LOS ANGELES (CBSLA.com) — A 7,100-square-foot habitat and exhibit space was unveiled Friday for the Los Angeles Zoo’s three resident jaguars.
The new habitat, home to a male jaguar, Kaloa, and a male and female jaguar pair named Stewie and Johar, is located on the northwest end of the Rainforest of the Americas area that opened last year and features a waterfall, swimming pool and deadwood trees for climbing.
The area also includes an 1,800-square-foot animal holding space with six “bedrooms” and a day room, located outside of the exhibit area.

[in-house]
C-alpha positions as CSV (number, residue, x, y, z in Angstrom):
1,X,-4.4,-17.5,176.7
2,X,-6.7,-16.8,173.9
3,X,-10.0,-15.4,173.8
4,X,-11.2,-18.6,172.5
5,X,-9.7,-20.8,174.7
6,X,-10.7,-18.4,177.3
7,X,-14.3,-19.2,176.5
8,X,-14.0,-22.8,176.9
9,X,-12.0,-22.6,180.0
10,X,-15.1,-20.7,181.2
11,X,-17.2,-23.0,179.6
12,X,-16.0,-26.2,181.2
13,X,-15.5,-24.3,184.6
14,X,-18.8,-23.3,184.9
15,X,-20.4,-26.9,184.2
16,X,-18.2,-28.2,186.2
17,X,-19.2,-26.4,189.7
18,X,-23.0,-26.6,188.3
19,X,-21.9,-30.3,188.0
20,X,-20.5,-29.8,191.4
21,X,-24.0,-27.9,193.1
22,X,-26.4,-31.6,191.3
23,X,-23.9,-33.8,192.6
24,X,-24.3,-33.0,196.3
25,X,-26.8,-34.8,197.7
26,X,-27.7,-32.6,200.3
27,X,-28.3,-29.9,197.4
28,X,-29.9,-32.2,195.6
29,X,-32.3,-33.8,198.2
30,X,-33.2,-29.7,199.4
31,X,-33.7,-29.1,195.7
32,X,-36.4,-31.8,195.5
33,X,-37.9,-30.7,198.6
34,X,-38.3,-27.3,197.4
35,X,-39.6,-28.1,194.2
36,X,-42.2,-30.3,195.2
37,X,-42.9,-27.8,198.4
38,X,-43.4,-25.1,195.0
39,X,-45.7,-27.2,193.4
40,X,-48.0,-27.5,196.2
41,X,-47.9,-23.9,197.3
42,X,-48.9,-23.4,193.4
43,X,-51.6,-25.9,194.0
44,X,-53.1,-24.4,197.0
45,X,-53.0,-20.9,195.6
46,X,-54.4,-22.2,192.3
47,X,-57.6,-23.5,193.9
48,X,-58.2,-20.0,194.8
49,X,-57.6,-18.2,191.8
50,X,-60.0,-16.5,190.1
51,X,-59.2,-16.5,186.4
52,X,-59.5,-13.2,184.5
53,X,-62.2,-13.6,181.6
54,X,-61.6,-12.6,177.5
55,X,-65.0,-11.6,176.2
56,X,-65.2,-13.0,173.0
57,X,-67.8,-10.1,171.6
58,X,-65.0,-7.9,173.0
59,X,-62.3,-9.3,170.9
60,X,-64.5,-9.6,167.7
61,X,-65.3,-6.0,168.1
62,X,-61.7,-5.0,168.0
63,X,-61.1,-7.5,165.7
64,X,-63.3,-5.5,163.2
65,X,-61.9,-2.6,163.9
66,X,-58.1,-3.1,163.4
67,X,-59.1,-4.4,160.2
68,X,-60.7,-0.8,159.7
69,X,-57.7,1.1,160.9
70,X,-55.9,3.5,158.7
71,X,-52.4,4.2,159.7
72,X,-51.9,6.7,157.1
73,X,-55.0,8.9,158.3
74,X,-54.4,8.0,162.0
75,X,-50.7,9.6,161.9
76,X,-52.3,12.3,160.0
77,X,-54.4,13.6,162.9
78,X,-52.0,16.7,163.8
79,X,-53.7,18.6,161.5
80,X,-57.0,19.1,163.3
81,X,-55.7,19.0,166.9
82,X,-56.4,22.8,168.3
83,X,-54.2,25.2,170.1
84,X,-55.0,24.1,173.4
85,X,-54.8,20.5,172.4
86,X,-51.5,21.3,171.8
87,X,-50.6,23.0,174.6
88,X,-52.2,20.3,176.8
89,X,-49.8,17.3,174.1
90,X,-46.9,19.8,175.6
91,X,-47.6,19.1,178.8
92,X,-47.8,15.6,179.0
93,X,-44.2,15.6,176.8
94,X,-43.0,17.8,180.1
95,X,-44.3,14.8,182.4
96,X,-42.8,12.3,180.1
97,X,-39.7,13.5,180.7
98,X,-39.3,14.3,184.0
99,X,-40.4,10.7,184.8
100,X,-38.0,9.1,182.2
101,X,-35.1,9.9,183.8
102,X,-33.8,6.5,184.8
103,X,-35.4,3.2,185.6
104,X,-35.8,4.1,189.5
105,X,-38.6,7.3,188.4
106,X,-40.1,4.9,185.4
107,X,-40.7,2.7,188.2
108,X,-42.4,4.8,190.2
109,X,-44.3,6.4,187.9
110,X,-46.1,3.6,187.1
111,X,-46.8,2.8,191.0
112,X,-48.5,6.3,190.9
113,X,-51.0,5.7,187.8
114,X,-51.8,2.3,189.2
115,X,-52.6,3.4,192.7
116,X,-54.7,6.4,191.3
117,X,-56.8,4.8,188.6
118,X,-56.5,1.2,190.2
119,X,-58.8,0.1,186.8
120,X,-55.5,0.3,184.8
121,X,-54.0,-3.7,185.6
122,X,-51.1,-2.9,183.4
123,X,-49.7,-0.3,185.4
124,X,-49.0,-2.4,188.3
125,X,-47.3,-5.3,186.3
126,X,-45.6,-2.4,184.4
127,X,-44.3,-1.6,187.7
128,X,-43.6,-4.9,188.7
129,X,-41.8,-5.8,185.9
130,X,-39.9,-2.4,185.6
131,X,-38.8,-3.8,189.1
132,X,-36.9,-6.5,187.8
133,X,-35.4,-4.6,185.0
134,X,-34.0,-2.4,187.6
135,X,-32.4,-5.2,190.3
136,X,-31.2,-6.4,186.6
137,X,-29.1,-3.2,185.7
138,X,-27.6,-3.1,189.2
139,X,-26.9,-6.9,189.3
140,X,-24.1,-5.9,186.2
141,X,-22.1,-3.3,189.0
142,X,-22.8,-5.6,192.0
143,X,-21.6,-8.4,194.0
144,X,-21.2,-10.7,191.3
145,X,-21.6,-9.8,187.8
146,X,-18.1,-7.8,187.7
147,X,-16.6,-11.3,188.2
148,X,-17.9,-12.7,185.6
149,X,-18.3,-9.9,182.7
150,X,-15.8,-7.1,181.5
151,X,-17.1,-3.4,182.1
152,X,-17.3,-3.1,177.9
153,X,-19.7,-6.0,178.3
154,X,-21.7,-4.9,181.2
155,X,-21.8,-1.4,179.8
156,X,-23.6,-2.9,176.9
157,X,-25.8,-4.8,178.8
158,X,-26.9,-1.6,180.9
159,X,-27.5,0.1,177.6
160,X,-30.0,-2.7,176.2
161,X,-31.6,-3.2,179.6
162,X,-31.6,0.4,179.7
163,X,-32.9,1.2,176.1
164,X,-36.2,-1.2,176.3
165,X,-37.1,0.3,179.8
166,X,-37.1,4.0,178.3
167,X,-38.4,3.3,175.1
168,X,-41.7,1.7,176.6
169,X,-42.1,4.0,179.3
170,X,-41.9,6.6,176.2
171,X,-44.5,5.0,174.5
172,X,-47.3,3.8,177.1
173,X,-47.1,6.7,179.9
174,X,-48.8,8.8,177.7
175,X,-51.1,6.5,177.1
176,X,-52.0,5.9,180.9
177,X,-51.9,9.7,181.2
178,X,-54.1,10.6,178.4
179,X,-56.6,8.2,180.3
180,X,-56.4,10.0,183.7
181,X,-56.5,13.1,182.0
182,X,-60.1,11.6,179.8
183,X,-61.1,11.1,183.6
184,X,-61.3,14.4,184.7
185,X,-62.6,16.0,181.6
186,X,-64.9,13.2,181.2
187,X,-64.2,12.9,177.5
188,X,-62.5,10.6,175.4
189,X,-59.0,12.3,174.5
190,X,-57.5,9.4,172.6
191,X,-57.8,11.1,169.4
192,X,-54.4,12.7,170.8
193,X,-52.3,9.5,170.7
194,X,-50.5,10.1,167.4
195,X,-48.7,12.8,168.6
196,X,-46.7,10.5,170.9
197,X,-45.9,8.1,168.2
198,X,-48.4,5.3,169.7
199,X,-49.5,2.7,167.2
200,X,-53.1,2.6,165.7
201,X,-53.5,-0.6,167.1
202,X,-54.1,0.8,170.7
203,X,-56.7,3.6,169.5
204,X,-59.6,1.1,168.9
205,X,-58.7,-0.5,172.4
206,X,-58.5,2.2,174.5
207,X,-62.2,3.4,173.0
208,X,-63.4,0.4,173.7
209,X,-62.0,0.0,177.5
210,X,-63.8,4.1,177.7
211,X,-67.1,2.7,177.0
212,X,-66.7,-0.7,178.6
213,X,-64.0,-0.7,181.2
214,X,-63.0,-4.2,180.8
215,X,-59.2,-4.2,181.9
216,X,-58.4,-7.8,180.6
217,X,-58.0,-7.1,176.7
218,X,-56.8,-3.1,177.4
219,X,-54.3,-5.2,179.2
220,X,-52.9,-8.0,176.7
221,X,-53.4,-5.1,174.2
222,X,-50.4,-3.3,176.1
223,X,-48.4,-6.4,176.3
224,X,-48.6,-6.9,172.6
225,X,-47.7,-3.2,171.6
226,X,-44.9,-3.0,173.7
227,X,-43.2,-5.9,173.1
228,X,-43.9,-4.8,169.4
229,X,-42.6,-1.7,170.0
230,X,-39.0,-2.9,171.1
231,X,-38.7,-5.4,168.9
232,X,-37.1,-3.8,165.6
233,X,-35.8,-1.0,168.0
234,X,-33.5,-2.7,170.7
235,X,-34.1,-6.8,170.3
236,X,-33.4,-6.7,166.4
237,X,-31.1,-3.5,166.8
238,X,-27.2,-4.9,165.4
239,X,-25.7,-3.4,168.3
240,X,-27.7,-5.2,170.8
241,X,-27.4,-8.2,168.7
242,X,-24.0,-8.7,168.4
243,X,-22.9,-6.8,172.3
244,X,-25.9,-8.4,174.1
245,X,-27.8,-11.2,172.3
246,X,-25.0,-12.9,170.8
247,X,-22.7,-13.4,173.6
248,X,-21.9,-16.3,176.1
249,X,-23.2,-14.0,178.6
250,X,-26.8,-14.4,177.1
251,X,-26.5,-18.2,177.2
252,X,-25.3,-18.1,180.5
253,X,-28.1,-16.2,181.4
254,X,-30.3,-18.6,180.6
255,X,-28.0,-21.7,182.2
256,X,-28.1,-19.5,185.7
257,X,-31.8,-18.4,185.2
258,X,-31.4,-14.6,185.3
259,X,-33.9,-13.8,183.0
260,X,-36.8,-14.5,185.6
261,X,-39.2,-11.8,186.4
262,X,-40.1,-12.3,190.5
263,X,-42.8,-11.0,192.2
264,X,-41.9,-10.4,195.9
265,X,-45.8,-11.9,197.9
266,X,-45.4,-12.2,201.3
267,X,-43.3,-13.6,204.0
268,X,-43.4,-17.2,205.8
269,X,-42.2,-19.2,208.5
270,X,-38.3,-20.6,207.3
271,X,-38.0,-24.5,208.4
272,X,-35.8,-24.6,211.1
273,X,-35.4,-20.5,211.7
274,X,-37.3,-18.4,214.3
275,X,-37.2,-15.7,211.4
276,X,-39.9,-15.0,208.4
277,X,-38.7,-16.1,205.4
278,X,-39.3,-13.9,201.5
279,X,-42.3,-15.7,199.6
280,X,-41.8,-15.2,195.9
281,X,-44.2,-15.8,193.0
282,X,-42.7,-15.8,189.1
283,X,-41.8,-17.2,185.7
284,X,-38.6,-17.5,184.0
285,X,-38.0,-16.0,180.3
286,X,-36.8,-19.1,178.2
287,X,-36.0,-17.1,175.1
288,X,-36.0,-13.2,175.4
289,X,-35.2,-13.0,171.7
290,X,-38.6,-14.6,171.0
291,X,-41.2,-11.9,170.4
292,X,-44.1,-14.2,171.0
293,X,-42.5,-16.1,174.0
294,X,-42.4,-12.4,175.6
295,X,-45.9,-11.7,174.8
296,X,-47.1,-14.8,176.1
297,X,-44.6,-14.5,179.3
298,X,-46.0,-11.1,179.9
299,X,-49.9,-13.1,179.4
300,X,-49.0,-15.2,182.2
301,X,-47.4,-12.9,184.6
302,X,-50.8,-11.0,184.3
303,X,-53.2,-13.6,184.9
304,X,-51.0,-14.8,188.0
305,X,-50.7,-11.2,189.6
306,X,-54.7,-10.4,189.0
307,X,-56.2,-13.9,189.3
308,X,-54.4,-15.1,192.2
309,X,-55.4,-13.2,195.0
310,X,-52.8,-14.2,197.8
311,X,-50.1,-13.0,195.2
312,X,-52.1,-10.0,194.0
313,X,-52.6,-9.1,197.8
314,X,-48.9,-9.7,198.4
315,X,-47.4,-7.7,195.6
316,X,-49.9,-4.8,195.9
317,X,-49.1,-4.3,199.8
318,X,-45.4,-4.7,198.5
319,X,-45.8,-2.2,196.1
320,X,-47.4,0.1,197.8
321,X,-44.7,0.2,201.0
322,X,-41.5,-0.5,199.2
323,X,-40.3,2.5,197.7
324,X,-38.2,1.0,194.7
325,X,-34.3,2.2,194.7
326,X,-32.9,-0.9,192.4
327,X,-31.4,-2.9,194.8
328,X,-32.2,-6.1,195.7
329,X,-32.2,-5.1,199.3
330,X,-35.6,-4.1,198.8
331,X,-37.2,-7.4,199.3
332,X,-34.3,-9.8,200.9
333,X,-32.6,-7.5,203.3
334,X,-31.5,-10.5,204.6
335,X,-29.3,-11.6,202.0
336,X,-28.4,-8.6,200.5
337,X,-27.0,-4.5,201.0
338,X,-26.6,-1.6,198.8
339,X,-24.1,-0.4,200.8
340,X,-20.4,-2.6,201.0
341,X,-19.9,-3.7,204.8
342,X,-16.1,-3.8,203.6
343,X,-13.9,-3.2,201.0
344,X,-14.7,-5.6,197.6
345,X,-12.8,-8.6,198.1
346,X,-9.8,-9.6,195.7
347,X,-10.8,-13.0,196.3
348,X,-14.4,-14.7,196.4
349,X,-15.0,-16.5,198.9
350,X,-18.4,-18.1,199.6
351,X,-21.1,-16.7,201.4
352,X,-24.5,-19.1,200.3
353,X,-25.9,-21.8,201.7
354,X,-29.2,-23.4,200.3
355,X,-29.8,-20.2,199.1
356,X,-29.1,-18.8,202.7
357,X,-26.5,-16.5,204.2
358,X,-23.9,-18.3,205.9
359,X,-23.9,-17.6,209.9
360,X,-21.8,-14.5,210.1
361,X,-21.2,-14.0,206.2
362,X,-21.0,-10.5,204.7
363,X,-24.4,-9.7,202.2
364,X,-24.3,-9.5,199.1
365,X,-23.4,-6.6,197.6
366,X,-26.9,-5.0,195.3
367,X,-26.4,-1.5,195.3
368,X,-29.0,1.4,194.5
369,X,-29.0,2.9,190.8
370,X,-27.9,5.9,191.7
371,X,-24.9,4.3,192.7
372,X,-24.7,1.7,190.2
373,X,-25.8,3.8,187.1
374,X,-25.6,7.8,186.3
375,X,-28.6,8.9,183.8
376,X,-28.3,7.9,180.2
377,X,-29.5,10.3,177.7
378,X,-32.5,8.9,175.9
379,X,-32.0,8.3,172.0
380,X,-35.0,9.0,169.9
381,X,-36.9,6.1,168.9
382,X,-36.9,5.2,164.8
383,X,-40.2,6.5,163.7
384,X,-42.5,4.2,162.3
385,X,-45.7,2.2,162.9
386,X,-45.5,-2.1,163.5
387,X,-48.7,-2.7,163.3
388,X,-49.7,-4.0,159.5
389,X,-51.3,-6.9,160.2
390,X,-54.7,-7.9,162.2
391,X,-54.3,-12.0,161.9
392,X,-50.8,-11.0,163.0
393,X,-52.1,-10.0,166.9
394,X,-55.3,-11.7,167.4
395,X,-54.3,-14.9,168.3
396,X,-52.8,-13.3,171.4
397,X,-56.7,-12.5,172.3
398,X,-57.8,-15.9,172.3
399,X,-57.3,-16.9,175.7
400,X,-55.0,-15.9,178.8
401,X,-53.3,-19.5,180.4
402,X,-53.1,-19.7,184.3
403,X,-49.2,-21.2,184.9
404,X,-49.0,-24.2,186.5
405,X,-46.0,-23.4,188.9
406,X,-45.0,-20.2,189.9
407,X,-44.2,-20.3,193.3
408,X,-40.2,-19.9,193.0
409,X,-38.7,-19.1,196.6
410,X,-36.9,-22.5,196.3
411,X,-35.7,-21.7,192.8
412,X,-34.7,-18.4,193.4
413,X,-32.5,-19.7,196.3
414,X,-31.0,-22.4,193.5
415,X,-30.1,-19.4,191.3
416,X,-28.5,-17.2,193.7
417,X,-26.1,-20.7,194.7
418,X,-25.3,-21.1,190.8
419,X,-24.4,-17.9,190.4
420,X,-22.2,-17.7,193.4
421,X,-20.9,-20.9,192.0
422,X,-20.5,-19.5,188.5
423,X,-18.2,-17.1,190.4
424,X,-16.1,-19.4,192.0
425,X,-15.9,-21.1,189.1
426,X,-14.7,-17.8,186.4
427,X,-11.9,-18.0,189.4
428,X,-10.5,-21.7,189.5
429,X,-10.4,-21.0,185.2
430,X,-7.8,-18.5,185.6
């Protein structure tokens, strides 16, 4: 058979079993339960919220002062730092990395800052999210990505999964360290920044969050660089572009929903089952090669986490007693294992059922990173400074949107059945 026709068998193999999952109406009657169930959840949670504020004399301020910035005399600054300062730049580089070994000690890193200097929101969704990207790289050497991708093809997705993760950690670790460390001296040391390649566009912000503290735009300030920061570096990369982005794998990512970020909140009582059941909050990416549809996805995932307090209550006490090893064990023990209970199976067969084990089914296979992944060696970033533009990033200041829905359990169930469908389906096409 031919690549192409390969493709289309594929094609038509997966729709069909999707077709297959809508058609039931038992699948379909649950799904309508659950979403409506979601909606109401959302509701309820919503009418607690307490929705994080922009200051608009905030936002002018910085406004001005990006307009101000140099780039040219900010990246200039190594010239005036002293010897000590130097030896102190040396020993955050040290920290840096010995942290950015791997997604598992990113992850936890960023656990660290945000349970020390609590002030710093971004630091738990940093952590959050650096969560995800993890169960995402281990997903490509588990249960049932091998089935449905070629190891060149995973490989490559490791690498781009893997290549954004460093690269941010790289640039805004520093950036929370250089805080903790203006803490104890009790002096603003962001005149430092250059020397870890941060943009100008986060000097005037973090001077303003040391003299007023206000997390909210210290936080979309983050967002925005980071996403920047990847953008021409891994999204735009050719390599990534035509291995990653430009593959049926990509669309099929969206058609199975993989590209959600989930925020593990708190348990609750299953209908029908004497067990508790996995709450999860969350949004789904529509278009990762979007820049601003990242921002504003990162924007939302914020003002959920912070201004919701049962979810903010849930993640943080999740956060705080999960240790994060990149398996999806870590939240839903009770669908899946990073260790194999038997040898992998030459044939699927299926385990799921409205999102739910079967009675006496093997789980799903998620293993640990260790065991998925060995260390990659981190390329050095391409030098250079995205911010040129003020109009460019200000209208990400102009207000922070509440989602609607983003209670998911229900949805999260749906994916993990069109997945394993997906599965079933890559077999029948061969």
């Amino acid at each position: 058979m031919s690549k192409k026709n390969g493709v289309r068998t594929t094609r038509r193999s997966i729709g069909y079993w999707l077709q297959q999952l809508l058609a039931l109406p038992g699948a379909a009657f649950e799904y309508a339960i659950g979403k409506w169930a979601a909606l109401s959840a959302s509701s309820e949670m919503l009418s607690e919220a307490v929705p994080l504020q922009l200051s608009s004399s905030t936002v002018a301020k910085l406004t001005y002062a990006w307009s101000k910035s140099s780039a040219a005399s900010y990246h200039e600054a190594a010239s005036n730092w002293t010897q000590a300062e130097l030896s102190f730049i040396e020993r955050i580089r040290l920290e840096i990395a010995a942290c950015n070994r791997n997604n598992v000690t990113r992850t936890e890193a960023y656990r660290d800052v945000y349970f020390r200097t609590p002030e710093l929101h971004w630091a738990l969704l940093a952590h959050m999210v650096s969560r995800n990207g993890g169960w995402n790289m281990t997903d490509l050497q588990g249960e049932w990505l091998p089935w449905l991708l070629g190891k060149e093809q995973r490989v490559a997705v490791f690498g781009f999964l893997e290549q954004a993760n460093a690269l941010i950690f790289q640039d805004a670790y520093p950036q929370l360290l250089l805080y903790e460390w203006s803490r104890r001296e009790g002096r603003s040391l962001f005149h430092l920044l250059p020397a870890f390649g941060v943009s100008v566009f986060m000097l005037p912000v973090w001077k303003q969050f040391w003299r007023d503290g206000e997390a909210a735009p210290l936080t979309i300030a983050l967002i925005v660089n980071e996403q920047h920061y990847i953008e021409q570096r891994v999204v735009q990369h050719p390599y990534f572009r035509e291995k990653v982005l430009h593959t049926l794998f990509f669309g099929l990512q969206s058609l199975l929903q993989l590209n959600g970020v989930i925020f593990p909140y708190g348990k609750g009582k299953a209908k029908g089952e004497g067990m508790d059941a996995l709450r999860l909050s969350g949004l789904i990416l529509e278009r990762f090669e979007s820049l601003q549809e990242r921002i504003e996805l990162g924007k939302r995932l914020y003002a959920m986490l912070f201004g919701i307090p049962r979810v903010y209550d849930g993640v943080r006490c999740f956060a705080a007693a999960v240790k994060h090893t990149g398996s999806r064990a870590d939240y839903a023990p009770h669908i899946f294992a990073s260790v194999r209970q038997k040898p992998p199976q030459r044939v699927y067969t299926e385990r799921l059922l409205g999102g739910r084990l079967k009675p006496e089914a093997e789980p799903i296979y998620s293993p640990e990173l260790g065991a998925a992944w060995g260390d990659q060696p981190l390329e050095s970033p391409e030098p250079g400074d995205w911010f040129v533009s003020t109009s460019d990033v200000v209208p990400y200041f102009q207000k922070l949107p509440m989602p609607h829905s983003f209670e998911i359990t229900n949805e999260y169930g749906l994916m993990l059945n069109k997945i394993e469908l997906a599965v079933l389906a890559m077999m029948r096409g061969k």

Zoo visitors will be able to see the jaguars through a glass viewing area and learn about the cats through interpretive graphics.
Jaguars are considered a “near threatened” species. They once lived throughout central and south America, as well as in the southwestern United States, where jaguars are now believed to be extinct. Jaguars are now mostly found in the Amazon rainforests of Brazil, and in the countries of Mexico, Guatemala and Argentina.
Jaguars are the largest cat species in the Americas and third largest in the world, with males weighing an average of 125-250 pounds.
Jaguars can live in rainforests, swamps, grasslands, scrublands, deserts and lowland semi-deciduous forests.
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